He was the first post-modern politician. He didn’t offer voters a boring programme of policies, he offered something far more mercurial – himself.

Using his skill as an orator and his media power he created a cult of personality and became an electoral juggernaut.

Often embroiled in legal battles he railed against elites, portraying himself as an outsider and a victim.

In death though – afforded a state funeral and a national day of mourning – he has cemented his place, for better or worse, as a towering figure of the political establishment.

Certainly he was one of the biggest political figures since Benito Mussolini.

They were joined by former England manager, Fabio Capello; the president of Lazio, Claudio Lotito; and Napoli owner Aurelio De Laurentiis.

The outpouring of grief comes as Italians remain split over whether Mr Berlusconi’s influence was for the better or worse – and whether he deserved a state funeral.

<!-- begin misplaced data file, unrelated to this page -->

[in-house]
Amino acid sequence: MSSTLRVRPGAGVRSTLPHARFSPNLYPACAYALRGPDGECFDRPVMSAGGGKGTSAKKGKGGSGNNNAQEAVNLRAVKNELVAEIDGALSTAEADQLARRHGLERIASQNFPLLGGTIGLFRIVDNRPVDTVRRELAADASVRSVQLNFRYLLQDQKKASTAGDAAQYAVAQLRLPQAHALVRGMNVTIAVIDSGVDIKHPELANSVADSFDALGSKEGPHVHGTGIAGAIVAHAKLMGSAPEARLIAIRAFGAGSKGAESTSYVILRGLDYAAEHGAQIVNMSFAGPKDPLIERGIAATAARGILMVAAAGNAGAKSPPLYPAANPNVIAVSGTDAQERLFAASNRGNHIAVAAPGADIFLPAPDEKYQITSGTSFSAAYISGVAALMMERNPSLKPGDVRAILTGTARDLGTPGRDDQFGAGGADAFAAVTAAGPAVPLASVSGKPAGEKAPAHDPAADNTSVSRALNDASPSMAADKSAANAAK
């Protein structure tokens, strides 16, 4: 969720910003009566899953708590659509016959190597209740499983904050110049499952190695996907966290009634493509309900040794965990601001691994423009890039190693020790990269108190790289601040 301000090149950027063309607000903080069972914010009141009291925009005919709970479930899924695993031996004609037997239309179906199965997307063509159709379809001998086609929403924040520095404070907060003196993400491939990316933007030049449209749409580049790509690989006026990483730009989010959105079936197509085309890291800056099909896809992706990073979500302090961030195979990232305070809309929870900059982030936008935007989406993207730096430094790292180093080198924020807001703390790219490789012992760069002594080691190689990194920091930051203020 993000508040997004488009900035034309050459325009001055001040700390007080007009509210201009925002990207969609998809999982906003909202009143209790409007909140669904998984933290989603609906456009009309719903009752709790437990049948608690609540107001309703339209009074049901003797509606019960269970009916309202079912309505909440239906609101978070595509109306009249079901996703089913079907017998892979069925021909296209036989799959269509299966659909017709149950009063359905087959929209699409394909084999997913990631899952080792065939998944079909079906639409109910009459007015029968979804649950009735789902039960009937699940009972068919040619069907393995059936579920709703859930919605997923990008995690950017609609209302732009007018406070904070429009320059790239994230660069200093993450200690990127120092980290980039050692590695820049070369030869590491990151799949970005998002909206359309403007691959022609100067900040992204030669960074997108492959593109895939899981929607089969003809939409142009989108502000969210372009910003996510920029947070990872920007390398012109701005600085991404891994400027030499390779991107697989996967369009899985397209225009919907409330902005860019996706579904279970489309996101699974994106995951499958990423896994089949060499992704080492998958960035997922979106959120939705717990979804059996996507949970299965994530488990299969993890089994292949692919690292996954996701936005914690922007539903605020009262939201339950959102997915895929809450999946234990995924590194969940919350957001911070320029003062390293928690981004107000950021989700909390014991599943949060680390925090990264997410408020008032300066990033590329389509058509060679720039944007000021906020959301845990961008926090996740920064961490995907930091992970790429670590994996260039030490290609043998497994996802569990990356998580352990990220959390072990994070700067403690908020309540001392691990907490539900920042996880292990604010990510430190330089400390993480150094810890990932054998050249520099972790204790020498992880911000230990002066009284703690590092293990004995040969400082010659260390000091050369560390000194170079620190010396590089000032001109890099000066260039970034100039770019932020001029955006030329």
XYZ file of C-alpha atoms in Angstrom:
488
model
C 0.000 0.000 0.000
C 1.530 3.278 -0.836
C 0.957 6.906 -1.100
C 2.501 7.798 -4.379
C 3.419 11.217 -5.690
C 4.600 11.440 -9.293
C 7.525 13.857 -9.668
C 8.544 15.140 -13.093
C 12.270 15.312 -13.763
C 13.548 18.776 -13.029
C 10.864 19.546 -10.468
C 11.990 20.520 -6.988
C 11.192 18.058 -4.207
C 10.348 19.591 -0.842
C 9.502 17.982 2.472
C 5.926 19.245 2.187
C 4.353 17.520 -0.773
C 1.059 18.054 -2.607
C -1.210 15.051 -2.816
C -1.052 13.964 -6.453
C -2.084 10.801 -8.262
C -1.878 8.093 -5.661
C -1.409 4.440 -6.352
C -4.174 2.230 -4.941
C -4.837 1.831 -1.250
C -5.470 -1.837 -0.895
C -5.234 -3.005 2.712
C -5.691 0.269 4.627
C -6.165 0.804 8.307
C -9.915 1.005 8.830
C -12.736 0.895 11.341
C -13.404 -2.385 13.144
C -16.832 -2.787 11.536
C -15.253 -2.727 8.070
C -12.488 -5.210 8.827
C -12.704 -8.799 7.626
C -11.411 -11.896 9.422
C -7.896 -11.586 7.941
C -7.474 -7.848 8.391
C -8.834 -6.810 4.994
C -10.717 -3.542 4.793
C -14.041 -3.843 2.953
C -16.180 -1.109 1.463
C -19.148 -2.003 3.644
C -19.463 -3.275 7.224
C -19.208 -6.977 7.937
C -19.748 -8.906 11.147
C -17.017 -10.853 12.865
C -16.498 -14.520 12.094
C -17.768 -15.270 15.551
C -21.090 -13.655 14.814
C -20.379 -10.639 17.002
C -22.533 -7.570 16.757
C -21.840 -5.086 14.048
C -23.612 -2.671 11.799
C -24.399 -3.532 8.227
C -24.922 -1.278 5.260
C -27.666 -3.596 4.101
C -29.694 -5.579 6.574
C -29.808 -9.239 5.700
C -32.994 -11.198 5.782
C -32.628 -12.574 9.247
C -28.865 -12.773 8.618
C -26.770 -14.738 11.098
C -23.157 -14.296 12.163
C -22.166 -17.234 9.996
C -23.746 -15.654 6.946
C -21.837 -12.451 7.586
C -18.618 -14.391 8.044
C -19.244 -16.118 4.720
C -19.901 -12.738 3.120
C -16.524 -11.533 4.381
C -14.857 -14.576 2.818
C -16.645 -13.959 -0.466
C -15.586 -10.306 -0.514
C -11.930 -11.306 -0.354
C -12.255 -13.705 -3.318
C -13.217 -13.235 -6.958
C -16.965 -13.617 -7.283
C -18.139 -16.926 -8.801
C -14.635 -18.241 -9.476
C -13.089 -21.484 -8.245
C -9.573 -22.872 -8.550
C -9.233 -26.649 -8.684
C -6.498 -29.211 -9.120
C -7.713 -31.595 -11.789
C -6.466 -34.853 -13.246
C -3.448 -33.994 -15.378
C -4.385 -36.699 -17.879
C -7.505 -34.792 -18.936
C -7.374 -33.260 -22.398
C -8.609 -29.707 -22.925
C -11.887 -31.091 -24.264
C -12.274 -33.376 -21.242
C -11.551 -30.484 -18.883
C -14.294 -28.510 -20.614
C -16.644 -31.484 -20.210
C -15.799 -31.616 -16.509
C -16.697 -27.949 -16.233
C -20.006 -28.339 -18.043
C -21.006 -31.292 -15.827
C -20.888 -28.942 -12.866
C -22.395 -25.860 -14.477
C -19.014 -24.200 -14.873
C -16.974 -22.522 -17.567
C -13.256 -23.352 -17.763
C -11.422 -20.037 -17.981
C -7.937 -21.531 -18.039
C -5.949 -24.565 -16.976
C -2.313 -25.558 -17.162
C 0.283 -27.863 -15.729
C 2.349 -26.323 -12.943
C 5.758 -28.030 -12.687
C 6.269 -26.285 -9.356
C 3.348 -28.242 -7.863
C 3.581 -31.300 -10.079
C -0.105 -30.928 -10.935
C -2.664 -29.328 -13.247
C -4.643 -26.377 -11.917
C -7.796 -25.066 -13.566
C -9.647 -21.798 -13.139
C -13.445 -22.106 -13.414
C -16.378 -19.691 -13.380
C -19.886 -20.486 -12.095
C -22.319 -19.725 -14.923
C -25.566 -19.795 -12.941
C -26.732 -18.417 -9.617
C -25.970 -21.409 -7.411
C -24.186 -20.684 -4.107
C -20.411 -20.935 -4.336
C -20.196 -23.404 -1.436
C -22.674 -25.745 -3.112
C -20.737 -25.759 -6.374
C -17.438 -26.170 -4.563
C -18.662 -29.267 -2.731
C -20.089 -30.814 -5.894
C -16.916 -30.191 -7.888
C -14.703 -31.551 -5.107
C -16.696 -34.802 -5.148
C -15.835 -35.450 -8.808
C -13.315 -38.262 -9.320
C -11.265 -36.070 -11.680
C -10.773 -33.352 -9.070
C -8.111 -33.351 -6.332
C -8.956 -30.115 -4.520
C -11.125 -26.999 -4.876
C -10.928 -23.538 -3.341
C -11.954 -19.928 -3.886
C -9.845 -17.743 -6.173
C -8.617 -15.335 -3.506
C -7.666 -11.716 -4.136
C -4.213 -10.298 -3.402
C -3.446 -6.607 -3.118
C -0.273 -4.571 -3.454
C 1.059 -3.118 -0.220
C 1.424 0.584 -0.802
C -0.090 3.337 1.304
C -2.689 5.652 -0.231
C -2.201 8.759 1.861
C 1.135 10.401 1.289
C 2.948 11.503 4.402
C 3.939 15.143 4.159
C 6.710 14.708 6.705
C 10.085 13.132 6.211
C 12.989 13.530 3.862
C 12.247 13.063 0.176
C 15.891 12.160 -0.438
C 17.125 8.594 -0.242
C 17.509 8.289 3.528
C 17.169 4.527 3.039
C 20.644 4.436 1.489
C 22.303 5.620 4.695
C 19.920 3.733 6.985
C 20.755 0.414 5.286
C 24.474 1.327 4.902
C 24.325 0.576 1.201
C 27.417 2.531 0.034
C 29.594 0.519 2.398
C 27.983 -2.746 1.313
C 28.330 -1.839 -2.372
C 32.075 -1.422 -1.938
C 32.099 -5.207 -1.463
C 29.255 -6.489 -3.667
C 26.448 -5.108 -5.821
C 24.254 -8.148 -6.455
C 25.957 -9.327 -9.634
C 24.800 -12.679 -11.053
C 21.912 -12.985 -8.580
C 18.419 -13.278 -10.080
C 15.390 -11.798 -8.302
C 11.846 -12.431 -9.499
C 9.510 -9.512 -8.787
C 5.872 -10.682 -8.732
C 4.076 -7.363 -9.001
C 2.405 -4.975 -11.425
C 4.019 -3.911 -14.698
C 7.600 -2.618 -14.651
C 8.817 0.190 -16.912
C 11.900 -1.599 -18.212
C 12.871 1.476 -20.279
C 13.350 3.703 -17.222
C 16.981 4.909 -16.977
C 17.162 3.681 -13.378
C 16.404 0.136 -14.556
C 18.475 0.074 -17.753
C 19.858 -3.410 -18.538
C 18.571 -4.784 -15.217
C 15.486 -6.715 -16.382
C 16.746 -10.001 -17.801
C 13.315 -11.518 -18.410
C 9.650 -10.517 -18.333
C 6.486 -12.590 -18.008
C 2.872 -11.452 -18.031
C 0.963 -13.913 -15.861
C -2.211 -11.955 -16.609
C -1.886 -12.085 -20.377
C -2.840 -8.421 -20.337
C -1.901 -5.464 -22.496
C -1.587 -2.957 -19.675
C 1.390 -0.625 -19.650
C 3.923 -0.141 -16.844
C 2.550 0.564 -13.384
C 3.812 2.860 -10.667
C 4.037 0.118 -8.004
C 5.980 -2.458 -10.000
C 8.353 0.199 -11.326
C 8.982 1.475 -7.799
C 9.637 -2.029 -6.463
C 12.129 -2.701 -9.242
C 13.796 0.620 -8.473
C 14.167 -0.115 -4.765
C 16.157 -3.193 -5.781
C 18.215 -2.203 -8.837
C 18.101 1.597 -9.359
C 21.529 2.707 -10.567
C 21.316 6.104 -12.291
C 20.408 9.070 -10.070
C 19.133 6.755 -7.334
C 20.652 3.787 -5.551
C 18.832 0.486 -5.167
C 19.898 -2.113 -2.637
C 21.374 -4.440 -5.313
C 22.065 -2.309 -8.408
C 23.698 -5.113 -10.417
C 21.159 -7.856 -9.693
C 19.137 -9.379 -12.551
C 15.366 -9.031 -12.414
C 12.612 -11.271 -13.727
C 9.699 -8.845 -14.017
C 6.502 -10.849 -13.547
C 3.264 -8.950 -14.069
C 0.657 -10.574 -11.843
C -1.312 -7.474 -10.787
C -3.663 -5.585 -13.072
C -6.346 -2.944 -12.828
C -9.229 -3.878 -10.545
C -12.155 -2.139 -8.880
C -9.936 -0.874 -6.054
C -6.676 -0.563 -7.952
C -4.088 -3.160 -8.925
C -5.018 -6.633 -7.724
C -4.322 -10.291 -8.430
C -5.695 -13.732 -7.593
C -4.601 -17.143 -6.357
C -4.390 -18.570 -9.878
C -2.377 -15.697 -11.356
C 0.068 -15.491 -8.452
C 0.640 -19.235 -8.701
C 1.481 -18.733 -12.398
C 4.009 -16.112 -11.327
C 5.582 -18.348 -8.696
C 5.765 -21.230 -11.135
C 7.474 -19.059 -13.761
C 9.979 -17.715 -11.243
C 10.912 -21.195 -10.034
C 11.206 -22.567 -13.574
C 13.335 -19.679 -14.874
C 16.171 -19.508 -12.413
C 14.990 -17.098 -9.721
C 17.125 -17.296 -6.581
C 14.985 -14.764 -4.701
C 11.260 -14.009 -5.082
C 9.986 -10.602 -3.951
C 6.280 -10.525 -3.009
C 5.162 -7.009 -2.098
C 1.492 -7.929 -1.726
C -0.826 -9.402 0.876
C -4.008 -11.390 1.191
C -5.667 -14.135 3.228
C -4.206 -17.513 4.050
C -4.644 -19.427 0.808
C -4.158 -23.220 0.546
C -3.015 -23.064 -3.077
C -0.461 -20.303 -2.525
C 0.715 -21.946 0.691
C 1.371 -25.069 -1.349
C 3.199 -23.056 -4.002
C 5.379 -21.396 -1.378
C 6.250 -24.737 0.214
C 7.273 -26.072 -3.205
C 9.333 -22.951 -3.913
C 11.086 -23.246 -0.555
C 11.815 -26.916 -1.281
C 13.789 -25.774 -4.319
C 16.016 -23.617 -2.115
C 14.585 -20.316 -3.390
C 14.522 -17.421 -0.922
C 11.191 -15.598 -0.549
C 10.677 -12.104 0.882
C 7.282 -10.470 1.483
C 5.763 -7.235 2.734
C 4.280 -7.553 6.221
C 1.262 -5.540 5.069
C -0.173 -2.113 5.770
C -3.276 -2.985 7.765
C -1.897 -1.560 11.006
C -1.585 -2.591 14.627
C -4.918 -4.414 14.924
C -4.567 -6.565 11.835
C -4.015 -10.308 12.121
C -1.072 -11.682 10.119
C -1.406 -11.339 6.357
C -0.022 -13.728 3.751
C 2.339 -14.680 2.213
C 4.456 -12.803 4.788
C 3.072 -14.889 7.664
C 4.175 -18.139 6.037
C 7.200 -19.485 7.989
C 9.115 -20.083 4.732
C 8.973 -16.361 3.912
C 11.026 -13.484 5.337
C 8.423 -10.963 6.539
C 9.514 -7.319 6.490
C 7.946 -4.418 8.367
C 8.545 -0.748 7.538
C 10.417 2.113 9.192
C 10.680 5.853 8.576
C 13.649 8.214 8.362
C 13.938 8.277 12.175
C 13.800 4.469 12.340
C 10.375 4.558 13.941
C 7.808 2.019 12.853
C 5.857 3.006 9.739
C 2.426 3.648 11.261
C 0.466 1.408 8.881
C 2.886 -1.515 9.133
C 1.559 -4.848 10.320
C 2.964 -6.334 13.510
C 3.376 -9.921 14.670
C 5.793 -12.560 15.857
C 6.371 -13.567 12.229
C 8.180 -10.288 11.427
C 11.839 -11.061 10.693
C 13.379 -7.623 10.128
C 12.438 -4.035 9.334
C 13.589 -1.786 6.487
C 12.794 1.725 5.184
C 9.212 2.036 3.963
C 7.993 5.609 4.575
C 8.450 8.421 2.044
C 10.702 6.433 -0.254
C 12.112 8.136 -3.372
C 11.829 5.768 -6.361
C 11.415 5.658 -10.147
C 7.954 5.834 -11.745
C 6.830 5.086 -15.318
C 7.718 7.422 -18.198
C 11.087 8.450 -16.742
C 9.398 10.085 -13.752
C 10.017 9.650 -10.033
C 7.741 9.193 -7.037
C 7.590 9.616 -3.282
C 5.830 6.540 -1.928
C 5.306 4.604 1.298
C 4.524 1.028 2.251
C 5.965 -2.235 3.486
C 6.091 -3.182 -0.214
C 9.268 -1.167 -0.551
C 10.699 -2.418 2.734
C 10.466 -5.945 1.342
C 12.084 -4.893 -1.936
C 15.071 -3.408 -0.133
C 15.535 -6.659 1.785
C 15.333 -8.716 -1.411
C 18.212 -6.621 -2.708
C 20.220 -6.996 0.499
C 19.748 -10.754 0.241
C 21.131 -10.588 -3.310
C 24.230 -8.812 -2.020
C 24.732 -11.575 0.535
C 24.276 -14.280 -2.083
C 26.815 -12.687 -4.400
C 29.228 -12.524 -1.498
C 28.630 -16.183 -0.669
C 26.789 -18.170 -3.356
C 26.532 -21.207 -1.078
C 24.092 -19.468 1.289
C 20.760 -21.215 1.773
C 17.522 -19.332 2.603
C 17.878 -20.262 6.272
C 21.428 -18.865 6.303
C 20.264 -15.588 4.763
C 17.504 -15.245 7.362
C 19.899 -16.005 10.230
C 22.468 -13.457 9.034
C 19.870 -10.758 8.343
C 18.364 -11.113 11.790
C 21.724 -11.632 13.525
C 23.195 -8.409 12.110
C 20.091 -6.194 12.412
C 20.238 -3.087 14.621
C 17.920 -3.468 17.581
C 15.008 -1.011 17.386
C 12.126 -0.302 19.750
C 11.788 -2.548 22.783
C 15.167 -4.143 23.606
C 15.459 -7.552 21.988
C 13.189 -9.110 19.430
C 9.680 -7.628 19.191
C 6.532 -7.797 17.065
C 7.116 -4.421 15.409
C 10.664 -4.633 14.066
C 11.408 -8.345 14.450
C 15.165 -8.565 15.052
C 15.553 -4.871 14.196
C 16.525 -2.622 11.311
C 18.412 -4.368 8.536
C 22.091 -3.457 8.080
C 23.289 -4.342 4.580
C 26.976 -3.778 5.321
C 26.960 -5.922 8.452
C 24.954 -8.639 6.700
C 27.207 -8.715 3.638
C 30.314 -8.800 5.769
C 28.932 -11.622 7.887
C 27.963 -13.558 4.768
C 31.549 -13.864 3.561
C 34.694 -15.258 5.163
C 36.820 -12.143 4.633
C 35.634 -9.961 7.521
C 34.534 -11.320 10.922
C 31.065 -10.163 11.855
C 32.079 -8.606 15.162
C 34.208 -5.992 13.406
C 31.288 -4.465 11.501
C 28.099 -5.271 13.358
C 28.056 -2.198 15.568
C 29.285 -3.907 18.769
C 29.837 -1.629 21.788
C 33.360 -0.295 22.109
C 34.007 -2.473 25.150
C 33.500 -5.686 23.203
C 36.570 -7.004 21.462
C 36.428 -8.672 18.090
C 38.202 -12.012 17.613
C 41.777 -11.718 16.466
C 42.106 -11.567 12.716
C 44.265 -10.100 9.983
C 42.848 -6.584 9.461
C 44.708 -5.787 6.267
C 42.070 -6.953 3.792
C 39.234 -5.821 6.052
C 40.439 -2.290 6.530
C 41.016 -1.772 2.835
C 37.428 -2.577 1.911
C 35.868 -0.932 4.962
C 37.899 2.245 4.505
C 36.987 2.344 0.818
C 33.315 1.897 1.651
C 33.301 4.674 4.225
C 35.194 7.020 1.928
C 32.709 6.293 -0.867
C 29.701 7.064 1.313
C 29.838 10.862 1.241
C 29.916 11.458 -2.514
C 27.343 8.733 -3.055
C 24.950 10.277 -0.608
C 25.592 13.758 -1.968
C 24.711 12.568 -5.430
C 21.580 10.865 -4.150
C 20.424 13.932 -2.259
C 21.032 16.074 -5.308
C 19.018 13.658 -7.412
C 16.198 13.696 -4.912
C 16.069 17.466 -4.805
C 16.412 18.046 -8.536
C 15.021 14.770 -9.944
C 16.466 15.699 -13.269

Read more:
Many loved him, many hated him – reaction to scandal-hit premier’s death
What happened when Berlusconi invited the media to the ‘bunga bunga’
Berlusconi leaves long-term girlfriend for woman 53 years younger

The billionaire media mogul turned politician pictured with partner Marta Fascina in Milan in February 2022 Pic: AP
Mr Berlusconi’s partner Marta Fascina in February 2022. Pic: AP

The decision to give the former premier a state funeral and declare a national day of mourning has divided Italy Pic: AP
Pic: AP

In his eulogy, Archbishop of Milan, Mario Delpini, described the former premier as a “businessman who found success and failure, a politician who won and lost, a notoriety-seeking personality who had admirers and detractors, those who applaud him and those who detest him.”

Former European Parliament candidate, Barbara Cacellari, said protests over how to officially mark Mr Berlusconi’s death showed a lack of respect.

“He is a person who represents the history of this country,” she said, adding: “No one is without stains, I think.”

Mr Berlusconi with his friend, Russian President Vladimir Putin, pictured at a NATO summit in 2002 Pic: AP
Mr Berlusconi with his friend, Russian President Vladimir Putin in 2002. Pic: AP

However, critics of Mr Berlusconi, who had an enduring friendship with Vladimir Putin, suggested his leadership has stifled Italy’s growth.

Respected foreign correspondent Beppe Severgnini said the former leader “tapped all of our weaknesses: moral, fiscal, sexual, everything”.